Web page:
The Ugly

This week's ugly news is the continuing Ebola story. The need for treatment in West Africa and international issues are now both commanding attention. It is a sad commentary that the story got traction only when there were cases in the US. I have been writing about this for months, noting that the economic effects are still relatively modest overall, but include concentrated effects in some sectors. Some astute observers (including Jim Cramer) have attributed plenty of selling to Ebola fears. One morning there was a nine-handle decline in the pre-market SPU's (S&P futures) based on the announcement of one additional US case. I track this story closely, so I am just hitting the highlights here:

  • Cuba is cooperating, sending 460 doctors to West Africa.
  • It has become the biggest story on the campaign trail, with arguments rapidly falling to the lowest common denominator.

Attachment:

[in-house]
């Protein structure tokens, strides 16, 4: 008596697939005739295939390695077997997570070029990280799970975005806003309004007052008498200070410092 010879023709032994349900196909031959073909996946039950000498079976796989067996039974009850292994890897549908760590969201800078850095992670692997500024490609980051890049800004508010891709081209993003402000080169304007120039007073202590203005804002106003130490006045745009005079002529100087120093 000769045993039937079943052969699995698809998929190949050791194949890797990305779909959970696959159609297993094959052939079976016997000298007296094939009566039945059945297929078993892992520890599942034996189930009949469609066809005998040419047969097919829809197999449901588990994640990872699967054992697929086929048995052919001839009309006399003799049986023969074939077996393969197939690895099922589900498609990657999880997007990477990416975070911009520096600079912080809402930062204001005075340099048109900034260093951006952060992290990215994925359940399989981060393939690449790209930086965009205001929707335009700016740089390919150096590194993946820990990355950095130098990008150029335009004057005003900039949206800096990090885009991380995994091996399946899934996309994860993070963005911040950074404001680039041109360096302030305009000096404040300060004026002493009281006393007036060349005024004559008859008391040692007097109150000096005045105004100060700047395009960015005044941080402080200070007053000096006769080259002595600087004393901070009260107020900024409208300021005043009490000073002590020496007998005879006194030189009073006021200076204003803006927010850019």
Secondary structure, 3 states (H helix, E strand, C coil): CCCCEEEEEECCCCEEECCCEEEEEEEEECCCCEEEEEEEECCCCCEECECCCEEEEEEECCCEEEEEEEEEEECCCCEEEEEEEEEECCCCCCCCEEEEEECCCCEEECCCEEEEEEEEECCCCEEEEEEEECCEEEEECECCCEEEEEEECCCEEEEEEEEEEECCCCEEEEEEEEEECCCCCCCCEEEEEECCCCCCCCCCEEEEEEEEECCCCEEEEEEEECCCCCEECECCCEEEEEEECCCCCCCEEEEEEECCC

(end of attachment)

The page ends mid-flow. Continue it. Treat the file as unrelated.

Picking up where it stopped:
• Inside the beltway politics also looms. Health leaders disagree on how much spending commitments have affected progress toward the best treatments.
  • Cam Hui provides perspective on the market effects. Hint: More modest than most think, including a provocative comparison.
  • Did bureaucracy at the WHO contribute to the crisis? (Jason Gale and John Lauerman at Bloomberg).
  • Ebola is even scarier than you think, according to these five myths. The "airborne" point is especially worrisome.
  • Your risk is greater in driving home from the airport than flying on a plane with one of the Ebola nurses.
  • Airline stocks remain under pressure. Perception is more important than reality.

The Silver Bullet

I occasionally give the Silver Bullet award to someone who takes up an unpopular or thankless cause, doing the real work to demonstrate the facts. Think of The Lone Ranger.

No award this week, although I see plenty of good candidates deserving sharp analysis and refutation.

Quant Corner

Whether a trader or an investor, you need to understand risk. I monitor many quantitative reports and highlight the best methods in this weekly update. For more information on each source, check here.

Recent Expert Commentary on Recession Odds and Market Trends